Luxury Ship Stuck In Arctic Mud

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A luxury cruise ship carrying more than 200 people is set to be stranded for days in a remote area of Greenland’s Arctic after getting wedged in the muddy seabed. The 206 passengers and crew on board the Ocean Explorer from Australian operator Aurora Expeditions will have to wait until Friday for a rescue ship to arrive, authorities said. The captain of the 104-meter-long vessel initially waited for high tide at midnight to try to float clear. Still, Danish military officials said that the mud — a mix of sediment, silt, and debris left by glaciers — is exerting suction on the ship and may be too hard to break free. A military flight over the ship confirmed its hull appeared intact and no oil had escaped, a spokesman for the Joint Arctic Command told CNN.

Denmark’s Joint Arctic Command said that a fishing boat that the Greenland government owns is scheduled to arrive later Wednesday and will attempt to pull the large vessel out at high tide. It said that a Norwegian cargo ship is also expected to arrive at the scene soon but will have to wait until a favorable high tide. The Arctic Command dispatched the Knud Rasmussen, a patrol ship operated by the Royal Danish Navy. Still, the JAC said the ship would have to travel about 1,400 miles and could be several hours away when the tide is favorable.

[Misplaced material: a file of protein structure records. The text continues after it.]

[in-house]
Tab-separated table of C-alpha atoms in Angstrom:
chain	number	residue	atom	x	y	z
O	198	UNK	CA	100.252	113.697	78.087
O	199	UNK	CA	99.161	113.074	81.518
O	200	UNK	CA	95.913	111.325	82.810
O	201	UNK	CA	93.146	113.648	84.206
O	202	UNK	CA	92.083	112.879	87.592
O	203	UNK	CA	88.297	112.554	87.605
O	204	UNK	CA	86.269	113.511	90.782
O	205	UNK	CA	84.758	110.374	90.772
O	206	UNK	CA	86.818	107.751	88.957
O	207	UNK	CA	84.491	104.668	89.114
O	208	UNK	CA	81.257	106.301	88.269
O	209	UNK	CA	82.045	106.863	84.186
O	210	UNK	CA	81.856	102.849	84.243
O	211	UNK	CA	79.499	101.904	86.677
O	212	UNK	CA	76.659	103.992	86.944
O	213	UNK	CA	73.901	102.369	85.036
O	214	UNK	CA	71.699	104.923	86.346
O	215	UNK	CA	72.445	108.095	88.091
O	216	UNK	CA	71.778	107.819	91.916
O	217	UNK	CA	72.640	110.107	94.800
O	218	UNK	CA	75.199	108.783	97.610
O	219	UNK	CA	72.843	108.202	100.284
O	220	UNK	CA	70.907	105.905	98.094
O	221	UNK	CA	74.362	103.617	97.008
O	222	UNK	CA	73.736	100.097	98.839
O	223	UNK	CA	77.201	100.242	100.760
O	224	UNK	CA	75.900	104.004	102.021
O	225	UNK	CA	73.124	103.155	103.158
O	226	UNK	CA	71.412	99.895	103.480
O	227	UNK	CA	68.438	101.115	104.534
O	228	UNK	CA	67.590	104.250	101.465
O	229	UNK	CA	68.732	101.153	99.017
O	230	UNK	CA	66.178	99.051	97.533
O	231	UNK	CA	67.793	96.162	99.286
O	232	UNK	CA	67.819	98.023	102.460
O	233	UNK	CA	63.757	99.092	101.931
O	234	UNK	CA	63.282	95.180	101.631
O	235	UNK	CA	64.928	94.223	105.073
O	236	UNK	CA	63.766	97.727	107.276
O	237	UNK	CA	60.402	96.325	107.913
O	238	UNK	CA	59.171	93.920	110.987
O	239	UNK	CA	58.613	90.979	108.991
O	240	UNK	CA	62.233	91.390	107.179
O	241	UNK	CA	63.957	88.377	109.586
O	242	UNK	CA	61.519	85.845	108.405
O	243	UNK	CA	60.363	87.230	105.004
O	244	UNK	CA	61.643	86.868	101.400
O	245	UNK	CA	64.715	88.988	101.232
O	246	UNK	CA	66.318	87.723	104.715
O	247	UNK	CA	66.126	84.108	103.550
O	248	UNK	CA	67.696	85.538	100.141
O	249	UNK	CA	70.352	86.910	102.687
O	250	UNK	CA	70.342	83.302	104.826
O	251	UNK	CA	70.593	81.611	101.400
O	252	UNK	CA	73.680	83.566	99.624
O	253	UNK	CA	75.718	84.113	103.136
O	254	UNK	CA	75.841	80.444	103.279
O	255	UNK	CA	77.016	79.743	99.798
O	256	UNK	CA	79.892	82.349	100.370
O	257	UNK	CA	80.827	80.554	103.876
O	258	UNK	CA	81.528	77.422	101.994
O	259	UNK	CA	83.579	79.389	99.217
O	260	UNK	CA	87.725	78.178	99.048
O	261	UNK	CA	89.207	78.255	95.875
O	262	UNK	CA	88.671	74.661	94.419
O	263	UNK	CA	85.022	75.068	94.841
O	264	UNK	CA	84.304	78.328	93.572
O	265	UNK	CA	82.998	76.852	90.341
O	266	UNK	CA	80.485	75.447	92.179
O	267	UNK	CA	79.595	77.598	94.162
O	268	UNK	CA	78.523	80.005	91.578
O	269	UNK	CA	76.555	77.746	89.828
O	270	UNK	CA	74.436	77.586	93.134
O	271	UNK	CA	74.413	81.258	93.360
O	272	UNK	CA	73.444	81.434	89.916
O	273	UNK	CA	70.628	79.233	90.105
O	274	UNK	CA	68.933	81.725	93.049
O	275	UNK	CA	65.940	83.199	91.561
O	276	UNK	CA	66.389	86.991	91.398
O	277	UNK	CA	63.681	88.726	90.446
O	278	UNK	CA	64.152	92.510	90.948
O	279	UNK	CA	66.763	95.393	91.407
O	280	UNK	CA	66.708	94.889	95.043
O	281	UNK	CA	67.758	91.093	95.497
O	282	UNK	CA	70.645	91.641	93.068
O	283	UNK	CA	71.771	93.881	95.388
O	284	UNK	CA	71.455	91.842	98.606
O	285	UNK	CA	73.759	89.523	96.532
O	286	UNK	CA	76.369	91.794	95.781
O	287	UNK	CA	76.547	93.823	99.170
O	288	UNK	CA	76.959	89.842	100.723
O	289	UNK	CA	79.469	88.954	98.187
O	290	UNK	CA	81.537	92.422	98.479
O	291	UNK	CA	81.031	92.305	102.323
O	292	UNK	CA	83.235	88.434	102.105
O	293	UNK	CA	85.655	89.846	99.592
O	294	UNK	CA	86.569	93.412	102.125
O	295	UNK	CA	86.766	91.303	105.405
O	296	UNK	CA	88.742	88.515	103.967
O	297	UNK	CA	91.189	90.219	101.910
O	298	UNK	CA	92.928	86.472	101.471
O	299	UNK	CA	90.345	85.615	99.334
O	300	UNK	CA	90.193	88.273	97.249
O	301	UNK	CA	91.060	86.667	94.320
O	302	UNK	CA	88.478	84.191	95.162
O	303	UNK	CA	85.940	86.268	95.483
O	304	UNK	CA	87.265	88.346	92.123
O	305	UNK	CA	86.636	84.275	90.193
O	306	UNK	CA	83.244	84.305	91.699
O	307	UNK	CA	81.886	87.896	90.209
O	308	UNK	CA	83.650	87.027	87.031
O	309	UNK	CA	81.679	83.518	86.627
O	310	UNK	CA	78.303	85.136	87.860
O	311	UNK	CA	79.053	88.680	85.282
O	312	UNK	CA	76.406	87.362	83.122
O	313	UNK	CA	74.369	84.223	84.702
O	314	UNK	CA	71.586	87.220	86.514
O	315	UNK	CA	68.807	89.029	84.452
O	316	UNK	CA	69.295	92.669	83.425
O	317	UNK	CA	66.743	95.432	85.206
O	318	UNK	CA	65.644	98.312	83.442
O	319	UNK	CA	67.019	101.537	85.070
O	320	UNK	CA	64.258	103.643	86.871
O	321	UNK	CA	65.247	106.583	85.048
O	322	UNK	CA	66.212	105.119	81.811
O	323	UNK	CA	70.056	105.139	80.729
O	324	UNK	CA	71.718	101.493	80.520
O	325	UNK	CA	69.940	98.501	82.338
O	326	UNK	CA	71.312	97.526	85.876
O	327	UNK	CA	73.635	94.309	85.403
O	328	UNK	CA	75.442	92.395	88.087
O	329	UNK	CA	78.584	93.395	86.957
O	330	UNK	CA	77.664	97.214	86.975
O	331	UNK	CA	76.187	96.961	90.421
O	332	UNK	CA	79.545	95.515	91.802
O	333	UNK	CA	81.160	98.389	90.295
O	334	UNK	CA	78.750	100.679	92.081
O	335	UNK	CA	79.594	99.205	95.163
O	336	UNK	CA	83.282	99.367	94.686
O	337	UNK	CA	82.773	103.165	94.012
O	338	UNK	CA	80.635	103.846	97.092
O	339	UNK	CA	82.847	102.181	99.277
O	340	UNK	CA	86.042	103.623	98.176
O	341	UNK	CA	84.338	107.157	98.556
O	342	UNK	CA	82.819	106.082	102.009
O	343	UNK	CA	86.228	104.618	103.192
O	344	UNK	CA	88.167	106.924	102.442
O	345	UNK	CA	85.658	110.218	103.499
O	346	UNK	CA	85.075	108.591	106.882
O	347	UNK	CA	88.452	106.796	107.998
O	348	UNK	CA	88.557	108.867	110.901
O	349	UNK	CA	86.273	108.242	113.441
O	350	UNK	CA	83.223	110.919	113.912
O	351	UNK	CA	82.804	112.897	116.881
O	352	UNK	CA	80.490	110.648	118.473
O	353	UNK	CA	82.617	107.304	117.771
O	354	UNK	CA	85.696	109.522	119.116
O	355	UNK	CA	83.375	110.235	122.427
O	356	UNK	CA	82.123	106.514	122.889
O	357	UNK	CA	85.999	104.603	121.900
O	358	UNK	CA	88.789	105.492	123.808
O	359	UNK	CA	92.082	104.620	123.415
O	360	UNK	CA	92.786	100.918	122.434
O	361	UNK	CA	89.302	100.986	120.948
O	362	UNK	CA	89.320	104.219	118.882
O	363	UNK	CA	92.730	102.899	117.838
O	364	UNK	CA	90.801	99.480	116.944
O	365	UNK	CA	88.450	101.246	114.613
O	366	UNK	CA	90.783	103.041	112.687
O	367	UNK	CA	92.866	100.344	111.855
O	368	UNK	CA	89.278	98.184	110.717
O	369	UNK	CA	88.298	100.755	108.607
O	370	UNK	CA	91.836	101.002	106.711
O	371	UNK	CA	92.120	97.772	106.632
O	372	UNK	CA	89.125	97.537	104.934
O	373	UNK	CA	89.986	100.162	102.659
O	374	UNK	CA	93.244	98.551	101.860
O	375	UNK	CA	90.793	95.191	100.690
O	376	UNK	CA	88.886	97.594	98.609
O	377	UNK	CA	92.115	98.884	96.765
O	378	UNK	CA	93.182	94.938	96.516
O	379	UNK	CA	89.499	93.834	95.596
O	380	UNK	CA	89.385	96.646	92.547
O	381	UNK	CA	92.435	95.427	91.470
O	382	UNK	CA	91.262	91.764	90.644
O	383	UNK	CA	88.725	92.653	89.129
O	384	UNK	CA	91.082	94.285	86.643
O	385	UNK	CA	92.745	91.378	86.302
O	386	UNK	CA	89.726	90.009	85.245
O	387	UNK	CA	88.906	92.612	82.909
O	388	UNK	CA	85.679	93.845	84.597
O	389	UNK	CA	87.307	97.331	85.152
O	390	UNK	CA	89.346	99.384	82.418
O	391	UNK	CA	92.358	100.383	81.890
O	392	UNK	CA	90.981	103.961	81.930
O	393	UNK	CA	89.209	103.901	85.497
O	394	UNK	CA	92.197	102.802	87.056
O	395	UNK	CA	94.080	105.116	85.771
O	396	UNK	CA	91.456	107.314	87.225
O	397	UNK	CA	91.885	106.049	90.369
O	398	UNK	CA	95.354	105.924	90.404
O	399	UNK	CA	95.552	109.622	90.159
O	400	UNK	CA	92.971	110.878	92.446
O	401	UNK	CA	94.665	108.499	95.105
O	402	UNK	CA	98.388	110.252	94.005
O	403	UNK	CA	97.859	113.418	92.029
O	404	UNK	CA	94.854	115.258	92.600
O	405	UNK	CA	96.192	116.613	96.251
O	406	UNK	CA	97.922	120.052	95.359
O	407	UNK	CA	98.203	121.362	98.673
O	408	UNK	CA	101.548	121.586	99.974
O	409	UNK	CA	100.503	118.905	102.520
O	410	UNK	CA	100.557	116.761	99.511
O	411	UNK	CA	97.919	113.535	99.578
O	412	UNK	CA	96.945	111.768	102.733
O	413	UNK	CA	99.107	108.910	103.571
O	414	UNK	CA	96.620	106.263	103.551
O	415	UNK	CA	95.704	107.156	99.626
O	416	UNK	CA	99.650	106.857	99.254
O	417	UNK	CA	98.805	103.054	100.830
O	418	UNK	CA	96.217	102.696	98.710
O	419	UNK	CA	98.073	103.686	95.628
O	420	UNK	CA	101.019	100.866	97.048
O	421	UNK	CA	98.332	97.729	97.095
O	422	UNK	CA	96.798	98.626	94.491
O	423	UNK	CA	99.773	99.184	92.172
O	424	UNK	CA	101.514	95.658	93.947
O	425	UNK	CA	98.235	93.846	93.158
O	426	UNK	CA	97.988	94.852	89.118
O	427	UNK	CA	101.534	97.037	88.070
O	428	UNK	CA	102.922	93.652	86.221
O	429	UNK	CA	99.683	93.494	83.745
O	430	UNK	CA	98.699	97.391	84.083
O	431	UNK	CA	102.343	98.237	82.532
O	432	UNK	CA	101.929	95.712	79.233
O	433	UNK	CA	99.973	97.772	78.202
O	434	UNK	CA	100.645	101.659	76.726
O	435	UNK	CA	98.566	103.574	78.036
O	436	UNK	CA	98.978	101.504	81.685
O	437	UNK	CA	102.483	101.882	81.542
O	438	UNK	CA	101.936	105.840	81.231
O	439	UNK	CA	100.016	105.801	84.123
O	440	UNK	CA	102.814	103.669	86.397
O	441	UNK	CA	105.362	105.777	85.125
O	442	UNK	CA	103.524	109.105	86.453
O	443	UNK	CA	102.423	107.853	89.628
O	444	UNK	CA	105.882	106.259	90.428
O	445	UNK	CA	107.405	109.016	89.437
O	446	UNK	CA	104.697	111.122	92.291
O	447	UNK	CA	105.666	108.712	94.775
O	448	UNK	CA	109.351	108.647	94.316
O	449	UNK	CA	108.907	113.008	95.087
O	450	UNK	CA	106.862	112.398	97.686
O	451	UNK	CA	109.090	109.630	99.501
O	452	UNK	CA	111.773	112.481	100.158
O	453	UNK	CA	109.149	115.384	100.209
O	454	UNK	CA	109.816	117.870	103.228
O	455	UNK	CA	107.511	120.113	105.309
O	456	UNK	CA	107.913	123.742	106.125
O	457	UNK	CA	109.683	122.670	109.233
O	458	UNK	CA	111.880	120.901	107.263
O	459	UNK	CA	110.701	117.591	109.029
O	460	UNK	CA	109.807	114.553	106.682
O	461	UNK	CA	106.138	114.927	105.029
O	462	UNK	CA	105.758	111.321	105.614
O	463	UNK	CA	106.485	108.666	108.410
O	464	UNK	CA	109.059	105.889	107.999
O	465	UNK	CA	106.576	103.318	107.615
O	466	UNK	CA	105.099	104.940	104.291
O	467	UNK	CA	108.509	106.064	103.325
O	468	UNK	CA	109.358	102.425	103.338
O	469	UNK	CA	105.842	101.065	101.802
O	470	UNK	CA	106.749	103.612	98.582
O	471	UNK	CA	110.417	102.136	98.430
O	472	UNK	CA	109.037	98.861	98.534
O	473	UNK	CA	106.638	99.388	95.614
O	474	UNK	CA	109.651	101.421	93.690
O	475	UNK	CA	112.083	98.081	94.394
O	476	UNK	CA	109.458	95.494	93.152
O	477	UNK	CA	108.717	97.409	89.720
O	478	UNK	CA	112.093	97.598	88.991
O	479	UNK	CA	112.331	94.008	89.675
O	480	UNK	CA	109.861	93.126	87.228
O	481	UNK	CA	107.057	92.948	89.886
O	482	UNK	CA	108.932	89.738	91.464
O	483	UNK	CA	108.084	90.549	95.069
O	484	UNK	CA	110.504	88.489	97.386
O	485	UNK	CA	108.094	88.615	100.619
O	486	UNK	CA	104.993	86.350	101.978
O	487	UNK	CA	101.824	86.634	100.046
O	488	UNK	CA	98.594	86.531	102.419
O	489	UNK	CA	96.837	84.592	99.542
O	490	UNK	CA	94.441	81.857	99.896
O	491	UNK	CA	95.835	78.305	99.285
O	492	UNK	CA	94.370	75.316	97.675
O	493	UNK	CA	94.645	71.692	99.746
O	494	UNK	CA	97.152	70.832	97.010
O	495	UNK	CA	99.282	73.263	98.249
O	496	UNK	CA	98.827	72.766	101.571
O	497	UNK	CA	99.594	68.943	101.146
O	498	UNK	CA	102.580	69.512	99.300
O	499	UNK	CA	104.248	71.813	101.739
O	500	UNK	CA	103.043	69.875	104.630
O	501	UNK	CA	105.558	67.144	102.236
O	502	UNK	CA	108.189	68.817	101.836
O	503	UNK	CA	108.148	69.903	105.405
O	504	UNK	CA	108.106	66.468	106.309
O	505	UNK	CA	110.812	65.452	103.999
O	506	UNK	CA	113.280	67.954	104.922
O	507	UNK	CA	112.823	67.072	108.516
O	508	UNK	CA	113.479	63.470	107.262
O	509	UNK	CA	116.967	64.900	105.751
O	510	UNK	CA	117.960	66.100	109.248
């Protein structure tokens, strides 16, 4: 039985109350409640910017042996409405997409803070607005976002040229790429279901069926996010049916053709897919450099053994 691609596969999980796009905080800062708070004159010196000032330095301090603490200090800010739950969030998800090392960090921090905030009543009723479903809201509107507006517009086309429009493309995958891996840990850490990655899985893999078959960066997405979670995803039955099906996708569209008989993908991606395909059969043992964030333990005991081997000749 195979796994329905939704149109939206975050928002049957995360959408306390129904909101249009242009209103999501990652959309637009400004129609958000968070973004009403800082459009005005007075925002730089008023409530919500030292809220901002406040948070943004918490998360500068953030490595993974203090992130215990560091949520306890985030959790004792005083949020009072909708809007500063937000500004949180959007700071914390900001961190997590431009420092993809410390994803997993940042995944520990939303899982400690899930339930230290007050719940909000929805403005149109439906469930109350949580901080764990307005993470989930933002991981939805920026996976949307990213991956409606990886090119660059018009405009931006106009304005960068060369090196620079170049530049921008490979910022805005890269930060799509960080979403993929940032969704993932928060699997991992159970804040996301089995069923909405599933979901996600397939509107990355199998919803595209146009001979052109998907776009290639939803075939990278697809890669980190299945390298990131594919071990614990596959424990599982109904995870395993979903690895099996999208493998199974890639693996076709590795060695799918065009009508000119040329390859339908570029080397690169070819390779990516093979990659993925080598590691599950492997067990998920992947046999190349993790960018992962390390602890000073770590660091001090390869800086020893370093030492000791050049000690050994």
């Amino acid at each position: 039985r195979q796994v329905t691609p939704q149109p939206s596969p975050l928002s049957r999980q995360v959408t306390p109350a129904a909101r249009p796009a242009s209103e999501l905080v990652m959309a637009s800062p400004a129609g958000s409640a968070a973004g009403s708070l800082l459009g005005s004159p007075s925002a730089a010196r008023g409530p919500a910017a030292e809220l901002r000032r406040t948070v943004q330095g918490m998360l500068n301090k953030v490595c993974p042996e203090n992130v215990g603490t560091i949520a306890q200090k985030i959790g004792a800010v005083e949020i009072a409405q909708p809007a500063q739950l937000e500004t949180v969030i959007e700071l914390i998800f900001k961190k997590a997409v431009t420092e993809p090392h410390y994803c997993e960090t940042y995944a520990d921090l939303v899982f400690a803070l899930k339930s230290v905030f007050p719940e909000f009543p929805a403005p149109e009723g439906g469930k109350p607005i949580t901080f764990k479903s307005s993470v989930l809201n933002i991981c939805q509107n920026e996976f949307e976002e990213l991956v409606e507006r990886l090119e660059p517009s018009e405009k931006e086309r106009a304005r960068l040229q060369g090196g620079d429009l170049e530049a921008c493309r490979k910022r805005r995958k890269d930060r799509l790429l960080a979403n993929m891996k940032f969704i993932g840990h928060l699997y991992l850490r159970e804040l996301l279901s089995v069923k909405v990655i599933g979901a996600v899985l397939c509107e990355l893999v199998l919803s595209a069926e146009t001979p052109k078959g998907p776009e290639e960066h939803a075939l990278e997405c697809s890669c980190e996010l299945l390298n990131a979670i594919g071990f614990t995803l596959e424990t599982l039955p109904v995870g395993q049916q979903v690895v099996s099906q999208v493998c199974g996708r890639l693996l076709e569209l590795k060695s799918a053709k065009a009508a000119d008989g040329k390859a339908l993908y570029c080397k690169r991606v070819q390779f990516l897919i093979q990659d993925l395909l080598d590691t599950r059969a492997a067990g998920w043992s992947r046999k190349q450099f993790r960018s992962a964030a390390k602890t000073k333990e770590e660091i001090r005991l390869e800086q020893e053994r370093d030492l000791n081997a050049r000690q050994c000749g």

The authority said the passengers were not in danger, and the cruise ship wasn’t a threat to the environment. The passengers, primarily from Australia, were on a cruise to see Ilulissat Icefjord, a UNESCO World Heritage Site, and spot wildlife like polar bears and beluga whales in Greenland’s most extensive and northernmost national park. One passenger joked that the ship’s biggest worry is running out of alcohol.

An investigation is underway into how the Ocean Explorer got stuck, and the authorities have asked another cruise ship to stay close by in case of a possible rescue operation. Greenland, a semi-sovereign territory of Denmark in the North Atlantic Ocean, is famous for its rugged landscape and a vast ice cap that covers much of the island.

Aurora Expeditions specializes in polar trips, including a 30-day trip that costs more than $33,000 (A$51,000) per person to view the Arctic’s glaciers and animals. The company says it has a safety record and offers safe and educational experiences. Its website highlights the trips to Ilulissat, a UNESCO World Heritage Site, and the chance to spot wildlife such as polar bears, beluga whales, and walruses. Aurora Expeditions is based in Sydney. Its website advertises its “unmatched ability to explore the far reaches of Greenland.” CNN’s Janet Ahn contributed to this report.


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